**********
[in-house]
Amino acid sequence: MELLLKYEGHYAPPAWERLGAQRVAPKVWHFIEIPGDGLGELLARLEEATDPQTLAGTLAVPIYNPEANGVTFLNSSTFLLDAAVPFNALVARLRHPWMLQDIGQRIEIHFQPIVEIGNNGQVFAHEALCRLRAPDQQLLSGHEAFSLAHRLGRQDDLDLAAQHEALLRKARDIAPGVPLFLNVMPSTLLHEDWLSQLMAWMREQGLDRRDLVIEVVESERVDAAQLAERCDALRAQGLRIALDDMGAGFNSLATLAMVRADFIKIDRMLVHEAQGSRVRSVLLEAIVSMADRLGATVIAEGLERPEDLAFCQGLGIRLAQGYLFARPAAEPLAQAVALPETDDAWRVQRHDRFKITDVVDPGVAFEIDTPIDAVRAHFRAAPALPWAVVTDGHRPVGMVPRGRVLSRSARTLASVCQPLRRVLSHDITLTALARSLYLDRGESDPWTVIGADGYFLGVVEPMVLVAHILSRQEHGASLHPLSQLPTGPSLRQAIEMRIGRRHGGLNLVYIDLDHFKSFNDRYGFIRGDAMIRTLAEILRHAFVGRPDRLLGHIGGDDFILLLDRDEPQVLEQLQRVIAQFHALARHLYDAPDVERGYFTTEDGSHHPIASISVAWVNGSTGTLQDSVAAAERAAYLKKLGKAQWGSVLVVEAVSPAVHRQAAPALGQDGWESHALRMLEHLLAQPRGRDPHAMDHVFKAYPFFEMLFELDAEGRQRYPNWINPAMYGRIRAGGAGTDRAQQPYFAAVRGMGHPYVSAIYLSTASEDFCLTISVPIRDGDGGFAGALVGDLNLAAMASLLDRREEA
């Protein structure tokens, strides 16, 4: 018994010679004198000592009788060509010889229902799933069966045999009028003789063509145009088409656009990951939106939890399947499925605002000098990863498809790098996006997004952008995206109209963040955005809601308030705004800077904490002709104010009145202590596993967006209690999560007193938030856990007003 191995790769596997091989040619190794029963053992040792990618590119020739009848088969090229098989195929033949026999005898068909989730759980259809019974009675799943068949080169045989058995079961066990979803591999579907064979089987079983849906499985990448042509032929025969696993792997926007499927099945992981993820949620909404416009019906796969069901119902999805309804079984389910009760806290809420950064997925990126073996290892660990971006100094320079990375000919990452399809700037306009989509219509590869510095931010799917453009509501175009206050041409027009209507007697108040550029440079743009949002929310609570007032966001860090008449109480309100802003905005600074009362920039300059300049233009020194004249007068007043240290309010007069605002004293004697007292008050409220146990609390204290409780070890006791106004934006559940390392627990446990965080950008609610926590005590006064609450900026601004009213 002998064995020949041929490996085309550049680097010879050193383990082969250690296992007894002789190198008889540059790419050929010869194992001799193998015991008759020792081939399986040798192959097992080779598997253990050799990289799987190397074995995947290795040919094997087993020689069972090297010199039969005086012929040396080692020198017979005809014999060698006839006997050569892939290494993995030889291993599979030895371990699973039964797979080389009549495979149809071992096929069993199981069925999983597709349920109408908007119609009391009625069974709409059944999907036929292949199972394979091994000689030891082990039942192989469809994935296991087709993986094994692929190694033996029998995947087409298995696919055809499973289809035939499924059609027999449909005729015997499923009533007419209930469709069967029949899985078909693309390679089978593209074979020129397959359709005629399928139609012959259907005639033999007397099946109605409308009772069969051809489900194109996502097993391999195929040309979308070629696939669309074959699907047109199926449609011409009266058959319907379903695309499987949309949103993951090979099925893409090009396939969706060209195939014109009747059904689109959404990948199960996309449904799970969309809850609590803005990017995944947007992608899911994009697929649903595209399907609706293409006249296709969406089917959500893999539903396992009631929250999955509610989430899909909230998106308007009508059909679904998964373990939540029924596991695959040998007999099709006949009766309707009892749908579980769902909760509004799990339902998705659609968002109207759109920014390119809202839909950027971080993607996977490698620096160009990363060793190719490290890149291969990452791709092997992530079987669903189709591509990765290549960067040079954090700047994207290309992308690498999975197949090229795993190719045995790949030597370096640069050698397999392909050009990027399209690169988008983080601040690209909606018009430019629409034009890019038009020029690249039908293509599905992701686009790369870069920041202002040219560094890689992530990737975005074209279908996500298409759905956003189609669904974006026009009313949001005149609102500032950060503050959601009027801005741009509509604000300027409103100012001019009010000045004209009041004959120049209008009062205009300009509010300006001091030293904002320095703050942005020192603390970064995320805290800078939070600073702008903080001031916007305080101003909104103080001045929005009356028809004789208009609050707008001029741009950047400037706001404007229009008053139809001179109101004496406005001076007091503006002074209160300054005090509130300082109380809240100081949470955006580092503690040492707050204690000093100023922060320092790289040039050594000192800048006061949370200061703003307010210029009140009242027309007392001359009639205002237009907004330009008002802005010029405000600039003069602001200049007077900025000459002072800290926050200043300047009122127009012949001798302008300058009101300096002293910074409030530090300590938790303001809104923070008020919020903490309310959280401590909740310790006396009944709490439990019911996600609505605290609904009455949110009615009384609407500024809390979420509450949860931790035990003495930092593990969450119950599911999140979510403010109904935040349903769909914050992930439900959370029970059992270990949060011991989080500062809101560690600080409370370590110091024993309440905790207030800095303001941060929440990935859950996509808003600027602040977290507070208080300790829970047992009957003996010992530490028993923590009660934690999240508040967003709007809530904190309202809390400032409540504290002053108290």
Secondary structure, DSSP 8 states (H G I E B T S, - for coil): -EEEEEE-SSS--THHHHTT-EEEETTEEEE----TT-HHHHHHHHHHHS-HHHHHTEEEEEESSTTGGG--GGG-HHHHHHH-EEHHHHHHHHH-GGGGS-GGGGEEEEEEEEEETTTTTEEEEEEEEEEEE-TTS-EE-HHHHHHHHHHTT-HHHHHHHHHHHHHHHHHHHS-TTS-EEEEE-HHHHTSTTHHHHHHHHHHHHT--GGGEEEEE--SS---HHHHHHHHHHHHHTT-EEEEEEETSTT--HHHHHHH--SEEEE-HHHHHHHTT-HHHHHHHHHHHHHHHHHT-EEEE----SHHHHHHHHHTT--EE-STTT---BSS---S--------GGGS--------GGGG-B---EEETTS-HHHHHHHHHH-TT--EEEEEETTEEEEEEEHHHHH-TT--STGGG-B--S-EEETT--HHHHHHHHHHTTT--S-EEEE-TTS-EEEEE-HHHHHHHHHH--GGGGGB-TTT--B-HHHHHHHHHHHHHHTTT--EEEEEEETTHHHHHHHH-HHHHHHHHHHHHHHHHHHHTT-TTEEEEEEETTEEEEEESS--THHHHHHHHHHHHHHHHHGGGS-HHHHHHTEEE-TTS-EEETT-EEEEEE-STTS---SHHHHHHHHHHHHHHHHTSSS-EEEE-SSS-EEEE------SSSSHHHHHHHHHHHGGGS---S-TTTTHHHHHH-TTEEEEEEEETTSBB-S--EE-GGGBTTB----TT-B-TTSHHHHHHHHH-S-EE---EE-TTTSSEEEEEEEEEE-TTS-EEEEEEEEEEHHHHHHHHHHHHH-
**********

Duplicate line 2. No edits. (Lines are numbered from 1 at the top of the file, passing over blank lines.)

Amino acid sequence: MELLLKYEGHYAPPAWERLGAQRVAPKVWHFIEIPGDGLGELLARLEEATDPQTLAGTLAVPIYNPEANGVTFLNSSTFLLDAAVPFNALVARLRHPWMLQDIGQRIEIHFQPIVEIGNNGQVFAHEALCRLRAPDQQLLSGHEAFSLAHRLGRQDDLDLAAQHEALLRKARDIAPGVPLFLNVMPSTLLHEDWLSQLMAWMREQGLDRRDLVIEVVESERVDAAQLAERCDALRAQGLRIALDDMGAGFNSLATLAMVRADFIKIDRMLVHEAQGSRVRSVLLEAIVSMADRLGATVIAEGLERPEDLAFCQGLGIRLAQGYLFARPAAEPLAQAVALPETDDAWRVQRHDRFKITDVVDPGVAFEIDTPIDAVRAHFRAAPALPWAVVTDGHRPVGMVPRGRVLSRSARTLASVCQPLRRVLSHDITLTALARSLYLDRGESDPWTVIGADGYFLGVVEPMVLVAHILSRQEHGASLHPLSQLPTGPSLRQAIEMRIGRRHGGLNLVYIDLDHFKSFNDRYGFIRGDAMIRTLAEILRHAFVGRPDRLLGHIGGDDFILLLDRDEPQVLEQLQRVIAQFHALARHLYDAPDVERGYFTTEDGSHHPIASISVAWVNGSTGTLQDSVAAAERAAYLKKLGKAQWGSVLVVEAVSPAVHRQAAPALGQDGWESHALRMLEHLLAQPRGRDPHAMDHVFKAYPFFEMLFELDAEGRQRYPNWINPAMYGRIRAGGAGTDRAQQPYFAAVRGMGHPYVSAIYLSTASEDFCLTISVPIRDGDGGFAGALVGDLNLAAMASLLDRREEA